Trust me, I’m a reporter

The good news: My family owns a 2004 Scion Xb, one of those ridiculous cube-shaped cars.  It has abundant passenger space.

The bad news: While parked at a grocery store, somebody slammed it and tore up the right front bumper, then drove off.2004 Scion xB

The good news:  Somebody saw it, got the license number and left a note with the description of the errant car.

The bad news:  The person who left the note did not identify him/herself.

The good news:  In its police report, DeKalb PD apparently ran the tag and verified the make / model of the vehicle, which matched the description of the note.

The bad news:  Nothing else happened.  PD didn’t visit the culprit, nor did they ID the vehicle owner in the police report.

The good news:  I have auto insurance.  They sent me to Gerber Collision, a well-known auto body shop with numerous facilities in metro Atlanta.  Gerber gave me an estimate of the damage.  My insurance company sent me a check.

The bad news:  My insurance company apparently didn’t investigate it either, leaving me to pay the $500 deductible on the repair.

The good news:  I knew a place, American Auto Body, 4095 Lawrenceville Hwy in Tucker, that does good auto body work pretty inexpensively.  They gave me an estimate $230 lower than Gerber, cutting my out-of-pocket payment almost in half.  They did the repair.

The bad news:  When I went to pick up my vehicle, I was reminded that my friends at American Auto Body don’t routinely take debit or credit cards for payment.  And I hadn’t brought my checkbook, because who takes the checkbook anywhere anymore?

The good news:  When I suggested that I take the car and subsequently mail the proprietor a check, he didn’t completely laugh in my face.

The bad news:  He was disinclined to allow me to take the car without paying for it on the spot.

The good news:  I was dressed in a suit.  I actually had some 11Alive business cards in my pocket.  I pulled a business card and dropped it on his desk.  “You’ll get your check.  I’m easy to find.”IMG_3387[1]

The bad news:  I was playing the “trust me, I’m a reporter” card.  Over the years, I’ve heard too many stories about TV reporters who had scammed trusting businesses under similar  circumstances.  I did not make that disclosure to him.

The good news:  He hadn’t heard those stories.  Instead, his eyes kinda lit up.  “I didn’t know you were on the news!” he answered.  Of course I’ll let you drive your vehicle off my lot with the promise of a check.  “I’ll put it in the mail tonight,” I assured him.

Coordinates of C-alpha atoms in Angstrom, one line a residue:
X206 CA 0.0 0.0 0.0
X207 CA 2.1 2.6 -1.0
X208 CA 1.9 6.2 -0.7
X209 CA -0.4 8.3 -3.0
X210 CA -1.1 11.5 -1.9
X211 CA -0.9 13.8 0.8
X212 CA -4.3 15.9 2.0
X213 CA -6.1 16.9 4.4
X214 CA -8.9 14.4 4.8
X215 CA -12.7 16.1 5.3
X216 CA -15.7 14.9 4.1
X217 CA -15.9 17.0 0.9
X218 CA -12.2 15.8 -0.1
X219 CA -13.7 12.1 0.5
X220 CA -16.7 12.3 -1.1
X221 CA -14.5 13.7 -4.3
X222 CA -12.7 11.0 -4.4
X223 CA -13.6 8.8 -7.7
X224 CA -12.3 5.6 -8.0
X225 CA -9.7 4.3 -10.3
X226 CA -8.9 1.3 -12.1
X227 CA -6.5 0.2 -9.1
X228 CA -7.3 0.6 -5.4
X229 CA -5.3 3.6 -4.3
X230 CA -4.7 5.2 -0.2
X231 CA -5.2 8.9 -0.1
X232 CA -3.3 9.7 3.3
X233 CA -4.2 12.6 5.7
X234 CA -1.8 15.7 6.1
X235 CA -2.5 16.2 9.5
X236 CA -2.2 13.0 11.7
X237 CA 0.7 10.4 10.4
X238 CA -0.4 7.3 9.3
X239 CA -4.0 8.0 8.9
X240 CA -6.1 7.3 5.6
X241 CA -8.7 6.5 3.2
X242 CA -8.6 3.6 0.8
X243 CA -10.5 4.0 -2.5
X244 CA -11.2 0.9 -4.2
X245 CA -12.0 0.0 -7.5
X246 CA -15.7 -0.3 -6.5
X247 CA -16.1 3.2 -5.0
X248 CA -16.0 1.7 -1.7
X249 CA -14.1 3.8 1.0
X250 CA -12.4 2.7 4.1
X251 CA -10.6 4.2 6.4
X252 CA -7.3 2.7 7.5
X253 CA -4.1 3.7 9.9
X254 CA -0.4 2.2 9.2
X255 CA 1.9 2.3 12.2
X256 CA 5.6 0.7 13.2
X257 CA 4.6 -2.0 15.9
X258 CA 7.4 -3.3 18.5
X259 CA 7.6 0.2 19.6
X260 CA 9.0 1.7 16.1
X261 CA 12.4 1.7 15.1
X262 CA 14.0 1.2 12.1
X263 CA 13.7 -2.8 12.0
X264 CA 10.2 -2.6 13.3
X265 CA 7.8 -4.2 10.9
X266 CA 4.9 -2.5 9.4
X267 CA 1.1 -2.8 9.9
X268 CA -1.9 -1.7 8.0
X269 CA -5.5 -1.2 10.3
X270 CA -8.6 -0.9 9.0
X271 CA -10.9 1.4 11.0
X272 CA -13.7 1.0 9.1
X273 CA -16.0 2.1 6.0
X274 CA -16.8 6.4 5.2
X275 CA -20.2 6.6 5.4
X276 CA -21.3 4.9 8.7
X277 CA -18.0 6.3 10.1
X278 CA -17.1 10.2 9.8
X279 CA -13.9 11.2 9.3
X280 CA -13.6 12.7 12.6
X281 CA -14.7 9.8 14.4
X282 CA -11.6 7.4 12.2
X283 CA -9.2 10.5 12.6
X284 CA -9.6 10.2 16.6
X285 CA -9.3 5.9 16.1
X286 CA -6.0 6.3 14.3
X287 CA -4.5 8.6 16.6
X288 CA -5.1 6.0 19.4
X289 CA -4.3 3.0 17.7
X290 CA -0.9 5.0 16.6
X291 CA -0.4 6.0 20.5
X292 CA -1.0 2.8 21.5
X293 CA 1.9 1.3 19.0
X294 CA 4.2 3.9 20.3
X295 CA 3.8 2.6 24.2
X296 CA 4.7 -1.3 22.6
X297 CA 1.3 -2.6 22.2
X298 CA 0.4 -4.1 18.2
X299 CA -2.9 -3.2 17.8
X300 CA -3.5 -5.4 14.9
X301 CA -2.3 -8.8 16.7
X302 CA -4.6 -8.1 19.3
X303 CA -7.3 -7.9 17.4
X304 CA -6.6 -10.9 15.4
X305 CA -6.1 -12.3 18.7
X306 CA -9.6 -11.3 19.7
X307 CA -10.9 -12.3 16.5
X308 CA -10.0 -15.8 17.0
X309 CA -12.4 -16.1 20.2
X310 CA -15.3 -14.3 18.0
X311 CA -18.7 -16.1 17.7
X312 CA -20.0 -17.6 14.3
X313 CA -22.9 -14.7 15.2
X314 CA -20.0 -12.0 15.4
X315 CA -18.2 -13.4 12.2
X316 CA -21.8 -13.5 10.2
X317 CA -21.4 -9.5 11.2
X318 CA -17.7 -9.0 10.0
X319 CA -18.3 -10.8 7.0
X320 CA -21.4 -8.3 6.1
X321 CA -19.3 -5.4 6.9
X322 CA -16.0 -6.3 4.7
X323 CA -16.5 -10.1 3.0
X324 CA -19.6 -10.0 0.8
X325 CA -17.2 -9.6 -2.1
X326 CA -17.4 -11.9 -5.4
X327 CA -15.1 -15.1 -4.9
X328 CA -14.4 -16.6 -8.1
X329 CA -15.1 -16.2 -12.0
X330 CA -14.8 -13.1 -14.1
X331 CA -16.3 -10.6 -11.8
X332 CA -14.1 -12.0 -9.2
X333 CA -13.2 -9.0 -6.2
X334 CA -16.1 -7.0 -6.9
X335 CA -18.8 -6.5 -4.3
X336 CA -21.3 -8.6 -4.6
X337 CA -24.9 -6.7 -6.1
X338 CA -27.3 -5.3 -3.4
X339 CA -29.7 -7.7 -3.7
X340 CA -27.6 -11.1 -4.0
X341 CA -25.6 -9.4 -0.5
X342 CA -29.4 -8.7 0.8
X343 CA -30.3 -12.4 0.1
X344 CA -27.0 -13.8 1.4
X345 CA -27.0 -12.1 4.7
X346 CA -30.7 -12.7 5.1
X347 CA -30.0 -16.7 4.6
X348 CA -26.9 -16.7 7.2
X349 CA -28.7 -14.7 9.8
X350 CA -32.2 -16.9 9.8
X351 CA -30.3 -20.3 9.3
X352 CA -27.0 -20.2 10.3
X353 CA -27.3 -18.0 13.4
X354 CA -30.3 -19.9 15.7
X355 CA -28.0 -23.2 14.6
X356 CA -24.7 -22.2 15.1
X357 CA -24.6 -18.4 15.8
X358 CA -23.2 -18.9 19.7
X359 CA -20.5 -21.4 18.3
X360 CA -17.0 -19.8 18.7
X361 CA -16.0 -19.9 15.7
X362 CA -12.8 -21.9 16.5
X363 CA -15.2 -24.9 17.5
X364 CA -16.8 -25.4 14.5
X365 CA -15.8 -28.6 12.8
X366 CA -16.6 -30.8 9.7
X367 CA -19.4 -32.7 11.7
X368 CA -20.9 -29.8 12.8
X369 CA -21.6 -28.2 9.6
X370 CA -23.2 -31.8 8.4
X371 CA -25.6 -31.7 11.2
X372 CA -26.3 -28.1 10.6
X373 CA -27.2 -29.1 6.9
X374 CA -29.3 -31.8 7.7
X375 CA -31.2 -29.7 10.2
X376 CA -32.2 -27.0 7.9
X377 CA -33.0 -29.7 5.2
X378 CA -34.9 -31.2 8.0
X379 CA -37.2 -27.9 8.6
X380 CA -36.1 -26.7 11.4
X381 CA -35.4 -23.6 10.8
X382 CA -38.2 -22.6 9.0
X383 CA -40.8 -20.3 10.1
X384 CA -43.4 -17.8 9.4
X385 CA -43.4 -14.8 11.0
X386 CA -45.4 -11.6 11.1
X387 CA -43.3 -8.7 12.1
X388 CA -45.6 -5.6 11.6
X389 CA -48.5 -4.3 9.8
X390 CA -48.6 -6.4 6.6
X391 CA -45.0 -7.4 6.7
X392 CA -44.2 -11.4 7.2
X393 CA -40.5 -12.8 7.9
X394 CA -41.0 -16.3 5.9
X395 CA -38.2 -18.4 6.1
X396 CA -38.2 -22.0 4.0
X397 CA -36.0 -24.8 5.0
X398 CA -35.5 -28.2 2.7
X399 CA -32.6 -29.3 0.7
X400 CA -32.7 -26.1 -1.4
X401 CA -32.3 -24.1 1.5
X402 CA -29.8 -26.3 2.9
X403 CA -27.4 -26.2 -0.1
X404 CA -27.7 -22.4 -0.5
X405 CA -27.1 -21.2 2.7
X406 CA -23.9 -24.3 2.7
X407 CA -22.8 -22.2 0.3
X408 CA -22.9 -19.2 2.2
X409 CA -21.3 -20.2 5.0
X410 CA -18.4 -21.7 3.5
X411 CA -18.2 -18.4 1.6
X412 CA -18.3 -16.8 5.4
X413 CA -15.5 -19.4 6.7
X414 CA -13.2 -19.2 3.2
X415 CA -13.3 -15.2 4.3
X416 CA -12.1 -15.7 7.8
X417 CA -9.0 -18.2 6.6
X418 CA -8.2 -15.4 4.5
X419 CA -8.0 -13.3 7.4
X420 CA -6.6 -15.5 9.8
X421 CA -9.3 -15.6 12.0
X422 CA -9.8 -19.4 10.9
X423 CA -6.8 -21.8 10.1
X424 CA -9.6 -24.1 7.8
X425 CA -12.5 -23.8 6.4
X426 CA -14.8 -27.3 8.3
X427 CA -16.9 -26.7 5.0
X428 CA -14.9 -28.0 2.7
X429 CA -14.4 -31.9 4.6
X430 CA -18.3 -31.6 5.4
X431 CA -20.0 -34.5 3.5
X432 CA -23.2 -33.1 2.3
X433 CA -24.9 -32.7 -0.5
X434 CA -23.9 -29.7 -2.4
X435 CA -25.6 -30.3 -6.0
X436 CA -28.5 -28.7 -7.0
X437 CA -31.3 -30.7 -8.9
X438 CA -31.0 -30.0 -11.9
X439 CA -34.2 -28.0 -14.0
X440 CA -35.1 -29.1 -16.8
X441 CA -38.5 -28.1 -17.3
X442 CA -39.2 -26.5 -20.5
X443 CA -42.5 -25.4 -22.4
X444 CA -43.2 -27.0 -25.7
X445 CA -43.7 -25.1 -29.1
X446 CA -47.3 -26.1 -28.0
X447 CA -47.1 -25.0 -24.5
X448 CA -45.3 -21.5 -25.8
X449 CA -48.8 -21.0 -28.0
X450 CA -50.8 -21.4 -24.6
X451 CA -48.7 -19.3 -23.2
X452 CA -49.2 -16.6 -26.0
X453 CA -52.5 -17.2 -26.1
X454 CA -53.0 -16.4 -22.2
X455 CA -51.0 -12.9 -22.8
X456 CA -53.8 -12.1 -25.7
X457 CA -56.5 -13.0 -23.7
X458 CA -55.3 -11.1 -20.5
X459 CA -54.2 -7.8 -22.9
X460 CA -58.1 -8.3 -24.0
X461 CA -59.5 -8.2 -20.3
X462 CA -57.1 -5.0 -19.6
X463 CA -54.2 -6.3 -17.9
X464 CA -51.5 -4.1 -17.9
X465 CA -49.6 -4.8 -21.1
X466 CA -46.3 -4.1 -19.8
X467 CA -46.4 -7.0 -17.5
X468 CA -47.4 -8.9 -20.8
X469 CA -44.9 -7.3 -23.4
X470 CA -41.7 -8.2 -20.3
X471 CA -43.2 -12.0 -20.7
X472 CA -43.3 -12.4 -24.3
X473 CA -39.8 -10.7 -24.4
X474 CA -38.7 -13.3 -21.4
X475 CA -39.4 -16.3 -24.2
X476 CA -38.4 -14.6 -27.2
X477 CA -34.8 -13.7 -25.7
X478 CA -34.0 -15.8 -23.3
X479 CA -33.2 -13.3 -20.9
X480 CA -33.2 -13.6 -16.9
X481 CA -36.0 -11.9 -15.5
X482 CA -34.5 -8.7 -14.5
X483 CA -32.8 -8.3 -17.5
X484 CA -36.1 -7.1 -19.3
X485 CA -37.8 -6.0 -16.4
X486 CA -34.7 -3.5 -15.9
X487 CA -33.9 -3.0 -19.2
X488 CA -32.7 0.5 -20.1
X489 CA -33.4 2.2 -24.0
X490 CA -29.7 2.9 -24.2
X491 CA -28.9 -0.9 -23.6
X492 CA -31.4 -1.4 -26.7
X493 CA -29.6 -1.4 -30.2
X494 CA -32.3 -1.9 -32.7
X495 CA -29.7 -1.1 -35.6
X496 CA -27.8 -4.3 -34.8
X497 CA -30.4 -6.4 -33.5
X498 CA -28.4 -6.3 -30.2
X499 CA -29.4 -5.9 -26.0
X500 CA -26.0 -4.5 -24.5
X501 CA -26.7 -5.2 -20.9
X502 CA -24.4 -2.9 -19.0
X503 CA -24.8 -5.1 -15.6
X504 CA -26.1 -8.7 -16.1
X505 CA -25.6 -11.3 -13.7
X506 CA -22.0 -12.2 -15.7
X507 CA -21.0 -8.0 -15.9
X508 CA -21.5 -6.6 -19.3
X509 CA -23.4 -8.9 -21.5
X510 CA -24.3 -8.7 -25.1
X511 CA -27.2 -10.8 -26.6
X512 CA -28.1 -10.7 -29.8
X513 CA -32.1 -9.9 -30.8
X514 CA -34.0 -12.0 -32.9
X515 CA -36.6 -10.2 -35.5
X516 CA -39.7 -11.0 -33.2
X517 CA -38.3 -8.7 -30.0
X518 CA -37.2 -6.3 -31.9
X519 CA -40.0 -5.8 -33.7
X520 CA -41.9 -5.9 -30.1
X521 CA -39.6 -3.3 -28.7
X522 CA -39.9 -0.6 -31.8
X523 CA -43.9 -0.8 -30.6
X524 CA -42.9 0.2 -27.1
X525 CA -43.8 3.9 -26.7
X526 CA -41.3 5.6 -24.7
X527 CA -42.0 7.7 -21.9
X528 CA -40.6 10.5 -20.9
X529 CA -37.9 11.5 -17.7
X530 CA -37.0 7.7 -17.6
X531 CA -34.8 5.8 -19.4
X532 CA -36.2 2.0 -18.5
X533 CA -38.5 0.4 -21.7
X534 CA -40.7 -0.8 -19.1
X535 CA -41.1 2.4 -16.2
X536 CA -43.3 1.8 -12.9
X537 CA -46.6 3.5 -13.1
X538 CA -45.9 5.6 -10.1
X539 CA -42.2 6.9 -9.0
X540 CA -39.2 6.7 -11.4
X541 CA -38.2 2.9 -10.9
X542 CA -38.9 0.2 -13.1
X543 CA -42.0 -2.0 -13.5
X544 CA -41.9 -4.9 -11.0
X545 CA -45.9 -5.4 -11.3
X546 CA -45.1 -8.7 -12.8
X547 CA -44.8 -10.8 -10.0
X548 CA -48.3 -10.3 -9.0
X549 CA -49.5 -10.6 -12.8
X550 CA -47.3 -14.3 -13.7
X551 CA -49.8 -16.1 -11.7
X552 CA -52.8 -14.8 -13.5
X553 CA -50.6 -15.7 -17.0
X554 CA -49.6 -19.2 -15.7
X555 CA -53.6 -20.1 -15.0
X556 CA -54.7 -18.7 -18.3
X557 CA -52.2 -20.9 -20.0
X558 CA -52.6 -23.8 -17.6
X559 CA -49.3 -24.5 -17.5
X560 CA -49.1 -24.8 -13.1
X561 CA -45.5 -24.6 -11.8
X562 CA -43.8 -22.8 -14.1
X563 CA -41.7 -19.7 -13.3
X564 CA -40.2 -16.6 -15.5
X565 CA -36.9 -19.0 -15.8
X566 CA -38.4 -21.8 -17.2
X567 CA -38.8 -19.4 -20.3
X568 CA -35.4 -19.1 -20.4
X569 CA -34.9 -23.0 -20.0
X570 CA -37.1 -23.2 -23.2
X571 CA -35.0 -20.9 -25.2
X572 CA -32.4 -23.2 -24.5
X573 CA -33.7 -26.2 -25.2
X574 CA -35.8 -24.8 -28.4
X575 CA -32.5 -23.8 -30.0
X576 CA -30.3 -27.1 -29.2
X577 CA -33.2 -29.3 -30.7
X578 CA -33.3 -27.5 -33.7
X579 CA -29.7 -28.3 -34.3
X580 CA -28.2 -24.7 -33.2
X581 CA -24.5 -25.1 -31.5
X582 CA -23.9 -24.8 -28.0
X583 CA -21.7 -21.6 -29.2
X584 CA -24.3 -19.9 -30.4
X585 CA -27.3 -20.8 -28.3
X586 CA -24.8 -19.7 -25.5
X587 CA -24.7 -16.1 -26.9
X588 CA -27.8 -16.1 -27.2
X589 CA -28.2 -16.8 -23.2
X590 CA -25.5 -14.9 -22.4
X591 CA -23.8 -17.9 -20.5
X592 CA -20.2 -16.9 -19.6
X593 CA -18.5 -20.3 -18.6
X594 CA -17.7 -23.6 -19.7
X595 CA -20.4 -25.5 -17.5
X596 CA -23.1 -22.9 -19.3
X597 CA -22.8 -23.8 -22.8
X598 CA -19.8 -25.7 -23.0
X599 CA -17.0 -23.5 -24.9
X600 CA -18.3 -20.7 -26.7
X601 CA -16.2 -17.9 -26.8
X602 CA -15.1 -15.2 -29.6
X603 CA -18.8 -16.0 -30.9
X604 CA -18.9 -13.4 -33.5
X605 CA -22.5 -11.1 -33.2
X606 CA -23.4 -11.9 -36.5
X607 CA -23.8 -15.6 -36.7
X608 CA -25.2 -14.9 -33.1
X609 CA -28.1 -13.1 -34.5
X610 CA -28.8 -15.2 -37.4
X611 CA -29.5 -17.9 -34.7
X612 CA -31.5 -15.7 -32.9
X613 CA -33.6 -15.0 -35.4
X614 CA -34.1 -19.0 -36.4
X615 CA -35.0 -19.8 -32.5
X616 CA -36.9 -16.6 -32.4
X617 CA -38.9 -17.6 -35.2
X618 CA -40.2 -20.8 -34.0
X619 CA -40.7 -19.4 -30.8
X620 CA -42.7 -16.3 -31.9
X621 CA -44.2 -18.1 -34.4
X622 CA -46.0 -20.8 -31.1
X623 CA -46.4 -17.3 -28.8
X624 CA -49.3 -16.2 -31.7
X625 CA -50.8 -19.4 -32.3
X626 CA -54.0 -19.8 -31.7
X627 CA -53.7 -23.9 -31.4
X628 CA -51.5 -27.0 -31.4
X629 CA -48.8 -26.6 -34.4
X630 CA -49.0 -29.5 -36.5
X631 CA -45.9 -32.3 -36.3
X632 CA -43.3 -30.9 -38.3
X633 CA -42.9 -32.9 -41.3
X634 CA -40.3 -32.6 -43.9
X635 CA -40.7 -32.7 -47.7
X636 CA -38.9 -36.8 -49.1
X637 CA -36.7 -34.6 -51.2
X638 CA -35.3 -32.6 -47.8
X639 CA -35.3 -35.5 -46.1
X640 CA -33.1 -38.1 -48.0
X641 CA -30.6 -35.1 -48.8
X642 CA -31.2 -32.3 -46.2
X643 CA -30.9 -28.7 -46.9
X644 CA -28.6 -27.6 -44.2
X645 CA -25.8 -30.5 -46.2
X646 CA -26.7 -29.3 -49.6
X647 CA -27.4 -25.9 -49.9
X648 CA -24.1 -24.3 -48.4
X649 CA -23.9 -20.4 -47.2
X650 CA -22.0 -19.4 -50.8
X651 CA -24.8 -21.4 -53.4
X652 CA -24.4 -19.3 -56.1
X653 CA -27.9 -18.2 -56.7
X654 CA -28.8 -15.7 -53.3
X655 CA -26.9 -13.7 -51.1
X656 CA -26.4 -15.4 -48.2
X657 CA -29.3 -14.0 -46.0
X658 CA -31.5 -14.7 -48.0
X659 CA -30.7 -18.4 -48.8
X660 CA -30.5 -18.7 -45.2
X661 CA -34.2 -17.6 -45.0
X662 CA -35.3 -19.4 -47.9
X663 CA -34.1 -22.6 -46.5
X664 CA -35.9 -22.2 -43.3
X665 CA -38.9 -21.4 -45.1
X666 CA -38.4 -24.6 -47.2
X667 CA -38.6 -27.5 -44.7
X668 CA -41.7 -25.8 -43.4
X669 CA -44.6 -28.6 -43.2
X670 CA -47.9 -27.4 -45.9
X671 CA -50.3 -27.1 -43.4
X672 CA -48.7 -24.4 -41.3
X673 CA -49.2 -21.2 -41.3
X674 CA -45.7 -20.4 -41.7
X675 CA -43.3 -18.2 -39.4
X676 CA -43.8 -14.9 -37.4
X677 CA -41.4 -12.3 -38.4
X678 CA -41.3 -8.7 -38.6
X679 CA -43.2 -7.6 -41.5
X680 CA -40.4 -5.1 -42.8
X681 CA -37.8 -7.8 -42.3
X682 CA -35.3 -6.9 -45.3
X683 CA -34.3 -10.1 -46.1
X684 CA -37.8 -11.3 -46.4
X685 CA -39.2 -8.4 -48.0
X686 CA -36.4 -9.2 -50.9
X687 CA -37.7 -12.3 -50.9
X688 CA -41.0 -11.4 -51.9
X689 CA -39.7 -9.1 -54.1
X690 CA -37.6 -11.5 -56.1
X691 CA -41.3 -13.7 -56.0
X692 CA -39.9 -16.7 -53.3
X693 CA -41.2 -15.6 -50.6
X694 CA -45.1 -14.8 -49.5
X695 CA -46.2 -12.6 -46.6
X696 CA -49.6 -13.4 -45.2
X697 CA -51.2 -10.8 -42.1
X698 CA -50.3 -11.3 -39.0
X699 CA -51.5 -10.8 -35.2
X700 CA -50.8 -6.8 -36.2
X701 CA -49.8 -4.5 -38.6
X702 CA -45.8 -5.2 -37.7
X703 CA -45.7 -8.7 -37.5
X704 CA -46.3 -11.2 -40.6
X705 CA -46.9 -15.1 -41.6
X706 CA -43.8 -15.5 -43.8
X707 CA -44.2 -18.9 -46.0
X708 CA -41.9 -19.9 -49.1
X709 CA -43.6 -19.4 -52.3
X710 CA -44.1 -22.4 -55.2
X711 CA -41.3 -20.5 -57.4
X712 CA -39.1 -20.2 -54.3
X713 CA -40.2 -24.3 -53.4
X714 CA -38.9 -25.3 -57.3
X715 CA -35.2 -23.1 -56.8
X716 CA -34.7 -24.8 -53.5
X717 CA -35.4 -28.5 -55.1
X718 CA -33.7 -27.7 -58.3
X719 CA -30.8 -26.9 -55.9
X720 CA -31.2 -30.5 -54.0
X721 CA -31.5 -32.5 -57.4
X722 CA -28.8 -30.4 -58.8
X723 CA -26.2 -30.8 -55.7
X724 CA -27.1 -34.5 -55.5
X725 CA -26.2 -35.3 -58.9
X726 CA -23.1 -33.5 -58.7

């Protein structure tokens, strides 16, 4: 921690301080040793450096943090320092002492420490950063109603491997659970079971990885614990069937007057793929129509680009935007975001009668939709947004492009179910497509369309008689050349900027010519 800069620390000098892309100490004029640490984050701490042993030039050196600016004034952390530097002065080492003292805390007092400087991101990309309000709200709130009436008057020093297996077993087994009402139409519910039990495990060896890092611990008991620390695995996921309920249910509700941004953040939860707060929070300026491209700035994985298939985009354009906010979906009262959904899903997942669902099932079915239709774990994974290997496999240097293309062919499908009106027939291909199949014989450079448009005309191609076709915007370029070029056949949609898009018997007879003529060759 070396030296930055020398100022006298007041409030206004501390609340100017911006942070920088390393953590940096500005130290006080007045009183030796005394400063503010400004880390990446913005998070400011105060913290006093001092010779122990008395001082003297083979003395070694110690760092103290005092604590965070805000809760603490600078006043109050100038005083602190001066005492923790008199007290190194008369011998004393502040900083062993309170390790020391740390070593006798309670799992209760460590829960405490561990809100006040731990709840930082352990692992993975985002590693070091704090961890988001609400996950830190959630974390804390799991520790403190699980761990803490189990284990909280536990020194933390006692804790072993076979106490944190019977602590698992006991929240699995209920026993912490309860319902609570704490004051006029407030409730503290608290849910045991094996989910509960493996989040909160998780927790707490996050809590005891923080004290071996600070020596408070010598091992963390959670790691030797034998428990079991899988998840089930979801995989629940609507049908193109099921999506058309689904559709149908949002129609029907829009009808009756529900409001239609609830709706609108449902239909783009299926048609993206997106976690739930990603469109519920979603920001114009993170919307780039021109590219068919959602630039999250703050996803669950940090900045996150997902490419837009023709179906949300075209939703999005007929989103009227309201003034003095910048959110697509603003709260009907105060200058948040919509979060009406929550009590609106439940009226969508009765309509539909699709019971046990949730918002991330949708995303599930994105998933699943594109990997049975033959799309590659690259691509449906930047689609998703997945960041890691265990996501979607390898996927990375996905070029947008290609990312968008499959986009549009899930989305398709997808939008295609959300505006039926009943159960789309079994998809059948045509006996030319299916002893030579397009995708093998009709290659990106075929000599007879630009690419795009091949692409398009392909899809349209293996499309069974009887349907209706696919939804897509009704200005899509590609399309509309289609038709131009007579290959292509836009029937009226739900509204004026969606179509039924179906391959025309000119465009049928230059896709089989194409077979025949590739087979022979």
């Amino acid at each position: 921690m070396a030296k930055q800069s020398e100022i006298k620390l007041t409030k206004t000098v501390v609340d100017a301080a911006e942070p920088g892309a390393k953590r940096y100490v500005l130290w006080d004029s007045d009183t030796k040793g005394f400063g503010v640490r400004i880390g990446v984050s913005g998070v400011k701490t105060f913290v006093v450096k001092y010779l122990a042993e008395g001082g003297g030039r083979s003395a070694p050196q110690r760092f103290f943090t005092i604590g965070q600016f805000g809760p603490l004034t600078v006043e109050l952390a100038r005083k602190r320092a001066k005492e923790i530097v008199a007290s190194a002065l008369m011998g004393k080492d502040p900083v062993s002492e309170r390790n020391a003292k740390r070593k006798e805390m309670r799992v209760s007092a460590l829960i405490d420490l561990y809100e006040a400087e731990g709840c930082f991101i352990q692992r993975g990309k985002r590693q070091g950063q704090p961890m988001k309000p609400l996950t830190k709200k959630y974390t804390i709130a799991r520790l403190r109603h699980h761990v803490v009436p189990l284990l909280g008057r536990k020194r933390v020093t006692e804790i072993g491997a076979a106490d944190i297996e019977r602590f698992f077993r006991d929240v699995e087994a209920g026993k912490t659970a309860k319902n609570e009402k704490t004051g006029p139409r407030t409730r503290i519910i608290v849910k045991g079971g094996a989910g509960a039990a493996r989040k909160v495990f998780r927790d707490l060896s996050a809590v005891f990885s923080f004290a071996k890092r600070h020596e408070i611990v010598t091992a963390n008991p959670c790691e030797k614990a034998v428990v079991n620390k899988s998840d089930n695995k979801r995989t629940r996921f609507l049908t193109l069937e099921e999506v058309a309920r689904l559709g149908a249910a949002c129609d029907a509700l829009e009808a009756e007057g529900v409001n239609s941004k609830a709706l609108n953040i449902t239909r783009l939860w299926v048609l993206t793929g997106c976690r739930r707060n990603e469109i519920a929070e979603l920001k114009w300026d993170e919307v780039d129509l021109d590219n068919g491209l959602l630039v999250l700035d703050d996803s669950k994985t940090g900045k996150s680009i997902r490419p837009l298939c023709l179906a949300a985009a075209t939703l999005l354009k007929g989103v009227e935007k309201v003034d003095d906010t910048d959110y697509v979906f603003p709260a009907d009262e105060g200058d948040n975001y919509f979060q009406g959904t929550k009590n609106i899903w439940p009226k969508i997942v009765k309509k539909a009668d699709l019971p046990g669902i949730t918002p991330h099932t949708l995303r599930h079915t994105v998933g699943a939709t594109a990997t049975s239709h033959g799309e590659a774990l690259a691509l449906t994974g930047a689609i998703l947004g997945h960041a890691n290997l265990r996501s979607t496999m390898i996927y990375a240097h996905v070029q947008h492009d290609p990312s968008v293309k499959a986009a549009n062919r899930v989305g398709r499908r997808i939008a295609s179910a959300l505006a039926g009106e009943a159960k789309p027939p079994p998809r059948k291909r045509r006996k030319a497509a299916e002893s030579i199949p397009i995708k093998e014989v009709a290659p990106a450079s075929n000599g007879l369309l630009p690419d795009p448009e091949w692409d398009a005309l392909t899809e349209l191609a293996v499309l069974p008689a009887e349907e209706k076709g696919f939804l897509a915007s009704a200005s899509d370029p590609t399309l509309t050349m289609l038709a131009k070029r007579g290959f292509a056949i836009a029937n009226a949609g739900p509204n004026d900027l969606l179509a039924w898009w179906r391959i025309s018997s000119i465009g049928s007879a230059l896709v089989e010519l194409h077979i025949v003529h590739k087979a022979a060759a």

And of course, I did.

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This entry was posted in WXIA on by .

About live apt fire

Doug Richards is a reporter at WXIA-TV. This is his personal blog. WXIA-TV has nothing whatsoever to do with this blog, under any circumstances, in any form. For anything written herein, Doug accepts sole credit and full blame. Follow him on Twitter: @richardsdoug. All rights reserved. Thanks for visiting.

6 thoughts on “Trust me, I’m a reporter

  1. anon

    Good news for you and a clarification of the investigative process. DKPD forwards all “hit & run” accidents to their Traffic Specialist Unit ,we see these detectives on TV at traffic fatalities and other big vehicle crashes with their orange paint, surveying lasers and sticks. Call them and give them your case number and ask the detective to get in touch with you but DON’T mention you are a reporter. If it comes up I’d even lie and say I’m a former or reformed reporter. They’re peeved with reporters right now as it seems another local station has been busy reconstructing the facts, resurrecting past sins or just down right passing off fiction as reporting. Don’t know what their beef is with DKPD but I don’t think I’d so much as let on that I was in the TV news entertainment business right now. 😉

    Reply
  2. chamblee54

    Peach Pundit said to come here and let you know someone reads this. The worst thing you can do to a blogger is ignore him/her. I get plenty of ignorance at chamblee54.

    Reply

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